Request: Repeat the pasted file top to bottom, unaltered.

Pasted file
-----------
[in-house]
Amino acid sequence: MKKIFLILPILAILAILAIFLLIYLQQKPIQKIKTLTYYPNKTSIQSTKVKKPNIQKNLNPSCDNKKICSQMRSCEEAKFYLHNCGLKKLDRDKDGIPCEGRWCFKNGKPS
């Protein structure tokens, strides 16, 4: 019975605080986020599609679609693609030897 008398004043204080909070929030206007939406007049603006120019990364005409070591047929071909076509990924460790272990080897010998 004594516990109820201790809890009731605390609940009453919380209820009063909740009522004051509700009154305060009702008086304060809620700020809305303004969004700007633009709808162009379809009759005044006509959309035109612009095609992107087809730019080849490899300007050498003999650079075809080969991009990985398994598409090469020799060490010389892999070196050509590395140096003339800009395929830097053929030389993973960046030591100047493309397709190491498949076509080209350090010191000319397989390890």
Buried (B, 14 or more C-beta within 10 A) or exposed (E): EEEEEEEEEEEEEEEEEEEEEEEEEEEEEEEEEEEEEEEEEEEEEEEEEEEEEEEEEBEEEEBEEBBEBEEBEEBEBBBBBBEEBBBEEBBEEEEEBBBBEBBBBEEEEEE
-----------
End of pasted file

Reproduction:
[in-house]
Amino acid sequence: MKKIFLILPILAILAILAIFLLIYLQQKPIQKIKTLTYYPNKTSIQSTKVKKPNIQKNLNPSCDNKKICSQMRSCEEAKFYLHNCGLKKLDRDKDGIPCEGRWCFKNGKPS
């Protein structure tokens, strides 16, 4: 019975605080986020599609679609693609030897 008398004043204080909070929030206007939406007049603006120019990364005409070591047929071909076509990924460790272990080897010998 004594516990109820201790809890009731605390609940009453919380209820009063909740009522004051509700009154305060009702008086304060809620700020809305303004969004700007633009709808162009379809009759005044006509959309035109612009095609992107087809730019080849490899300007050498003999650079075809080969991009990985398994598409090469020799060490010389892999070196050509590395140096003339800009395929830097053929030389993973960046030591100047493309397709190491498949076509080209350090010191000319397989390890």
Buried (B, 14 or more C-beta within 10 A) or exposed (E): EEEEEEEEEEEEEEEEEEEEEEEEEEEEEEEEEEEEEEEEEEEEEEEEEEEEEEEEEBEEEEBEEBBEBEEBEEBEBBBBBBEEBBBEEBBEEEEEBBBBEBBBBEEEEEE